Bonac Soccer, Ross Tennis Stumble, but Volleyers Soar

Two teams that had been sailing along stumbled Monday.
Esteban Valverde and his teammates have been coming on in the second halves of games, but got started too late at Amityville. Jack Graves

   Two teams that had been sailing along, the East Hampton High School boys soccer team and the Ross School girls tennis team, stumbled Monday.
    The Bonac boys lost 1-0 at Amityville as the result of a first-half penalty kick.
    The Ross girls, who had defeated William Floyd 5-2 at home Saturday, lost by the same score at Floyd Monday. Vinicius Carmo, Ross’s coach, was a bit mystified, though as of Tuesday morning he was confident his team, with a little help from East Hampton, which has yet to play its second match with Floyd, would win out in the end.
    Rich King, who coaches East Hampton’s boys soccer team, was also sanguine as to his team’s chances to win another league championship.
    “It would have been nice to have won yesterday,” he said. “If we had, we would have had a stranglehold on first place, but there’s a lot of soccer left. If we take care of business this week [games were scheduled for yesterday and tomorrow] we’ll be in fine shape.”
    Meanwhile, East Hampton’s girls volleyball team, coached by Kathy McGeehan, has had some good results lately. The Bonackers swept Westhampton Beach in three here Friday. “We really served well,” said McGeehan, who added that “we are really coming together.”
    Maria Montoya-Rueda led the way with three aces in 10 attempts and also had four kills; Carley Seekamp and Melanie Mackin each had six kills; Katie Brierley had 20 service receptions and 18 digs, and Raya O’Neal, whom Newsday recently said was “a player to watch” in Suffolk, and Lydia Budd each had 10 assists.
    The team “played the best we have all season” in winning a tournament at Harborfields Saturday, McGeehan reported. The Bonackers came out of pool play seeded fourth, but defeated fifth-seeded Harborfields in the quarterfinals, topped second-seeded Kellenberg in the semifinals, and defeated top-seeded St. Anthony’s 25-20, 25-19 in the final.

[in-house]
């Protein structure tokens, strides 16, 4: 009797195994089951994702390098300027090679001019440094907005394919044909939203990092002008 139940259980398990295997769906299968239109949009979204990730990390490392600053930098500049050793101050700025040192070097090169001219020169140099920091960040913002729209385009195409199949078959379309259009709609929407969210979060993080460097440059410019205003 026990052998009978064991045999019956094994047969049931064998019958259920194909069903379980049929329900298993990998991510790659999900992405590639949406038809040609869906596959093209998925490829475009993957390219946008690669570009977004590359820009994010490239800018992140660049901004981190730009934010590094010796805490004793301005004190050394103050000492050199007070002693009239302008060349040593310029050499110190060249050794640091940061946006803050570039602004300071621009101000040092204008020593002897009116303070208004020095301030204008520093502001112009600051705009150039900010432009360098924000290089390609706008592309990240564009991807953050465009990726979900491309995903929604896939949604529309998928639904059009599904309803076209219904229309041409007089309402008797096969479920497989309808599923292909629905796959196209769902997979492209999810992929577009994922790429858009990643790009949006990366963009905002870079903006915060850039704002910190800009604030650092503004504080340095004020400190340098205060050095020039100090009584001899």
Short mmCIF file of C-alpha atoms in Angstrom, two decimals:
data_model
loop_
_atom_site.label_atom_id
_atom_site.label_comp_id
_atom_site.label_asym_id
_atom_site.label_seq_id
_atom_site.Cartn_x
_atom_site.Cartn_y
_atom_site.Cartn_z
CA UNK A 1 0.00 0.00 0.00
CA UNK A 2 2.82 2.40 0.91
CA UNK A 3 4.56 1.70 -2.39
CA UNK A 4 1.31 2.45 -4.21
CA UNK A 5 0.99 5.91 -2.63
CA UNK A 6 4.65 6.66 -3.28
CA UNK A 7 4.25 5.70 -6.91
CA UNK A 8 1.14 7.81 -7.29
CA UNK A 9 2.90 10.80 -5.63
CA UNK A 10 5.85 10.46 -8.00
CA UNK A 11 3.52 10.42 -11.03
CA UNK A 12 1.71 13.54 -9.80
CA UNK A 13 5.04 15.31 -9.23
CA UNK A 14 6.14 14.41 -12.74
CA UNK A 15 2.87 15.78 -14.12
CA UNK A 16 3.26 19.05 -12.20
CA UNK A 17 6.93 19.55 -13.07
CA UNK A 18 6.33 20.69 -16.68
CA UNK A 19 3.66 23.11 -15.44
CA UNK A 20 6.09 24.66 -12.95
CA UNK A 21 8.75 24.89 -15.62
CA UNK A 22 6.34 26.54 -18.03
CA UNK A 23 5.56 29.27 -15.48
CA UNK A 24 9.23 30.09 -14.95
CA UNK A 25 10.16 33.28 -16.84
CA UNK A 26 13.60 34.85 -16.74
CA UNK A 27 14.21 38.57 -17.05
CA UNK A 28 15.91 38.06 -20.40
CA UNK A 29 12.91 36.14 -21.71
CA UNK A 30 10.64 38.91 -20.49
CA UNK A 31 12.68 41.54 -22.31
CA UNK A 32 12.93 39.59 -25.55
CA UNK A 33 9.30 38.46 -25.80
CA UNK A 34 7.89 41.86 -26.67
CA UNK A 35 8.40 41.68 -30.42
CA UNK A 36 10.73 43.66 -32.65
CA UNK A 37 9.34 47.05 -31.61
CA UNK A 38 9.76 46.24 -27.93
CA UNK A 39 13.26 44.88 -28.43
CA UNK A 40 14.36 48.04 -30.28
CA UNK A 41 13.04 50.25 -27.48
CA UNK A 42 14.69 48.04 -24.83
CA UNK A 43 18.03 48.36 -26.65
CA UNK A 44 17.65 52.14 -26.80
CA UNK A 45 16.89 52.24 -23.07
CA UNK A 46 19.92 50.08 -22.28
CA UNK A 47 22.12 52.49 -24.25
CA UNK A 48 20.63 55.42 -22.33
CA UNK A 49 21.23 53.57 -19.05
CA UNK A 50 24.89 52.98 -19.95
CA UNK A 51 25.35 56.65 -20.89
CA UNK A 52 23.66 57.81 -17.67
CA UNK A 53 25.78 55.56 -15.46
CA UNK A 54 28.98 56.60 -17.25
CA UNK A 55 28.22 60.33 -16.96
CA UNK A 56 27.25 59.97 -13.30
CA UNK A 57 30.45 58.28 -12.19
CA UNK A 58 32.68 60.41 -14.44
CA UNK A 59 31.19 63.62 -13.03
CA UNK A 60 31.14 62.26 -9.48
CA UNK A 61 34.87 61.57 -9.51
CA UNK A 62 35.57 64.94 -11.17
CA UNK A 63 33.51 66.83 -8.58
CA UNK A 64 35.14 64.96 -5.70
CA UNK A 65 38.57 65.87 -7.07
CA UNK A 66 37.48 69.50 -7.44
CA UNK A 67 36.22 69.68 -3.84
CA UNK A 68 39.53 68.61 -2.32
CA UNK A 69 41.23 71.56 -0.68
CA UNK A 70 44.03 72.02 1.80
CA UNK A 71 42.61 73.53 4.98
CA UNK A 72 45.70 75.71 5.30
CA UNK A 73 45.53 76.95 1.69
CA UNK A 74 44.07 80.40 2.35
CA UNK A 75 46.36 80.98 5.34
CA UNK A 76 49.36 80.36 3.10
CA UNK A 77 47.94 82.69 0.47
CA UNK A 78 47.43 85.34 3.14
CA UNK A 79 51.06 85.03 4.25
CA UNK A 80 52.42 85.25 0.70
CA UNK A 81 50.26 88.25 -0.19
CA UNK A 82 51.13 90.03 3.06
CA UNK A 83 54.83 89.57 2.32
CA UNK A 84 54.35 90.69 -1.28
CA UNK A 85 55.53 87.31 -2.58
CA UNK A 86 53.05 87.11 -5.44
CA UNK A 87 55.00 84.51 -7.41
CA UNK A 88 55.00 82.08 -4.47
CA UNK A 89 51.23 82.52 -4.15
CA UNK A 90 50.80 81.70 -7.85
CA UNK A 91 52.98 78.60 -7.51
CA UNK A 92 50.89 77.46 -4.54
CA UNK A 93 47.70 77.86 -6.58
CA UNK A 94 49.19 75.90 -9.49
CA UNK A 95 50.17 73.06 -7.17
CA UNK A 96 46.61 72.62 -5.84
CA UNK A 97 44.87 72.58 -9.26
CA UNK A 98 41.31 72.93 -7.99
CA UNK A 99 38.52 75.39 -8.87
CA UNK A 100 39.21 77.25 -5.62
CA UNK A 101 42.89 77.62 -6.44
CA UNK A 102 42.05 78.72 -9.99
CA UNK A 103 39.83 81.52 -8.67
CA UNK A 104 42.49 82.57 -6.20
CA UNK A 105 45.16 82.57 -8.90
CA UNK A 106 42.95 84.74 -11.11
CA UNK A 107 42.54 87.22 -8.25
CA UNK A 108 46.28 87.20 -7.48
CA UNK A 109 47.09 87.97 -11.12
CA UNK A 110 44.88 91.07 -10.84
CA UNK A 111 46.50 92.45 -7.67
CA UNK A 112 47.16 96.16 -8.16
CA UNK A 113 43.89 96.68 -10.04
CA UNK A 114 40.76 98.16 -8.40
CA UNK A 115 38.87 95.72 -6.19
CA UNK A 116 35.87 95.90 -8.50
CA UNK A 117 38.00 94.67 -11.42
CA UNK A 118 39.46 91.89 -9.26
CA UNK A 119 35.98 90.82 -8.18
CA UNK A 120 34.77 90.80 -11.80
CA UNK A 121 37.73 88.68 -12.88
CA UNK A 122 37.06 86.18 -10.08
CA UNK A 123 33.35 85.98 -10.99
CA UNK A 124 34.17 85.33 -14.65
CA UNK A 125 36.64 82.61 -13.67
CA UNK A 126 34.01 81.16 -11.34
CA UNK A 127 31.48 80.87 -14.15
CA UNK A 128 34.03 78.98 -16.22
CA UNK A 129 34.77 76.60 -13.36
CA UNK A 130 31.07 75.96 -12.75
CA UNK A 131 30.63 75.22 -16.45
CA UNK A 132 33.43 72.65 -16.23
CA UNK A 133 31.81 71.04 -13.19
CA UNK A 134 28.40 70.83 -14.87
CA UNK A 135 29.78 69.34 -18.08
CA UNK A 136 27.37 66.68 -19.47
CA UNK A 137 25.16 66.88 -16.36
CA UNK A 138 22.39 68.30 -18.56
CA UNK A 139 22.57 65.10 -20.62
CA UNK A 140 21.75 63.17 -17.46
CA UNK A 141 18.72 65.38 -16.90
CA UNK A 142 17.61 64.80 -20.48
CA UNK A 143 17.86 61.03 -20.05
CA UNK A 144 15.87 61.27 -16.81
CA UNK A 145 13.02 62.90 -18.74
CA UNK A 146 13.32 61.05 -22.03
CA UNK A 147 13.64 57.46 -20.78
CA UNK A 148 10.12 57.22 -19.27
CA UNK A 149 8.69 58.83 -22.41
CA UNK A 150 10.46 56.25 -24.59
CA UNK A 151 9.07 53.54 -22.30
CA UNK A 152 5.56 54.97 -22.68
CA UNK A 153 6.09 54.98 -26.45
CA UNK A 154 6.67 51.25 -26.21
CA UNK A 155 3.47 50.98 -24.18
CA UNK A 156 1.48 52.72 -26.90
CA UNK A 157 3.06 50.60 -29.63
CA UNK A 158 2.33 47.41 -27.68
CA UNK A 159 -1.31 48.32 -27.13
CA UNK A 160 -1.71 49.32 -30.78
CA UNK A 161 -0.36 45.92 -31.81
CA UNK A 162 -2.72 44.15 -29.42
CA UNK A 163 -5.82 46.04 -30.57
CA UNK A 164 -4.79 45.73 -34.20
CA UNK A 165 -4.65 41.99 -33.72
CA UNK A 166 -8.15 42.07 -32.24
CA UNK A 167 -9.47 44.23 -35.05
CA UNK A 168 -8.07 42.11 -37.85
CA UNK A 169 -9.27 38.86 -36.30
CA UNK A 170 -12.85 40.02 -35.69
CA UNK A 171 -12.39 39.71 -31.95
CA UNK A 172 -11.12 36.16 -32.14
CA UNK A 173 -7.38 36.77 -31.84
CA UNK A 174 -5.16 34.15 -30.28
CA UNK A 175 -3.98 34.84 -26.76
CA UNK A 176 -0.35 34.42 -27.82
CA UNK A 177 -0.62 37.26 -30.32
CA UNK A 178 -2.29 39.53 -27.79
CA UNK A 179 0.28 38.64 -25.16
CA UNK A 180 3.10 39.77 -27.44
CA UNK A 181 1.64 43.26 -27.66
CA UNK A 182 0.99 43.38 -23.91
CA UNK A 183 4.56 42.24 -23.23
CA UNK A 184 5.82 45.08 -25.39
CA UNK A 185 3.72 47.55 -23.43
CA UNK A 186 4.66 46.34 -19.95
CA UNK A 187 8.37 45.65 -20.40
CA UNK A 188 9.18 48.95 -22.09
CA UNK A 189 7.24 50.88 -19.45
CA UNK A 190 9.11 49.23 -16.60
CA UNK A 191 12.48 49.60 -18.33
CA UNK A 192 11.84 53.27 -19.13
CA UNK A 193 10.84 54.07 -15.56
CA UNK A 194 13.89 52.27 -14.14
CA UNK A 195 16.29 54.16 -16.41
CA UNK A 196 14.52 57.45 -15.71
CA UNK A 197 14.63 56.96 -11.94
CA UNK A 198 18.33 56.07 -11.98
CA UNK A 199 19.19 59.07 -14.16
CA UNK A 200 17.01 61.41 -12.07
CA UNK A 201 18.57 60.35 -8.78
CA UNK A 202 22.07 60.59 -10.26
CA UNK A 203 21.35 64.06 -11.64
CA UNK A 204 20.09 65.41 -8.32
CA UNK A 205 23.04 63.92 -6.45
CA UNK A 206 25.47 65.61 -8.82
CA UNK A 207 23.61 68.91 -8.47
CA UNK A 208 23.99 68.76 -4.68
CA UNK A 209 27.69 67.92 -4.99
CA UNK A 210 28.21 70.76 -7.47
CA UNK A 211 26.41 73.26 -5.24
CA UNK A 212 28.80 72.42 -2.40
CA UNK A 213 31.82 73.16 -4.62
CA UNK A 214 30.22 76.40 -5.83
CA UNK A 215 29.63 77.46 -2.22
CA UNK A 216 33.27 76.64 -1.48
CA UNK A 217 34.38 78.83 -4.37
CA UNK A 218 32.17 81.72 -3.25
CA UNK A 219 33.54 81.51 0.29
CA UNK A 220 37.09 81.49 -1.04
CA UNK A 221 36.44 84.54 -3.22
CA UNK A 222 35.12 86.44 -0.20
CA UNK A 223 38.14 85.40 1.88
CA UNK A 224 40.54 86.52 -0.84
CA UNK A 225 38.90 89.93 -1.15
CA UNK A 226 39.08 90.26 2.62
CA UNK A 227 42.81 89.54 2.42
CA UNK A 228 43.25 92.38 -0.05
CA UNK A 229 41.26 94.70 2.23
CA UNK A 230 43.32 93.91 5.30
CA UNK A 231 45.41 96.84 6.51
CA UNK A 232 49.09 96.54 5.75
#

Getting back to Monday’s soccer game, the penalty call in the box had been a legitimate one, said King, who added that “we didn’t play well in the first half. We did in the second, but we didn’t finish our chances. We turned it on too late.”
    In recent home games, with Miller Place and Elwood-John Glenn, so-so first halves have been followed by very strong second ones. Friday’s game here with Glenn was scoreless going into the break, but thereafter it was all East Hampton, which, thanks to goals by Donte Donegal, wound up winning 2-0. And also thanks to four spectacular saves by Nick Tulp, Bonac’s goalie.
    The so-so first half could be traced, said King, to the fact that “we played their game, which was to keep the ball up in the air. In the second half, we played our game, stringing short passes together. It was like a pinball game in the first half.”
    As for the Ross-Floyd tennis matches, Carmo said he’d never seen anything like it. For example, “Rory Gallaher, who won 6-3, 6-1 Saturday, lost to the same girl 6-2, 6-0 on Monday. It was windy there — it always is — and we couldn’t control the ball, but still. . . . Our first doubles team, which won here 6-4, 6-3, lost 6-1, 6-2 to the same girls there.”
    Thus, as of Tuesday, Ross and William Floyd were tied for first place in league play, each with 6-1 records.
    In soccer, Amityville led League VI at 4-0-1, with East Hampton second at 4-1-0. Elwood-John Glenn led the girls volleyball teams in League VI with a 5-0-0 record. East Hampton was in second at 4-1-0.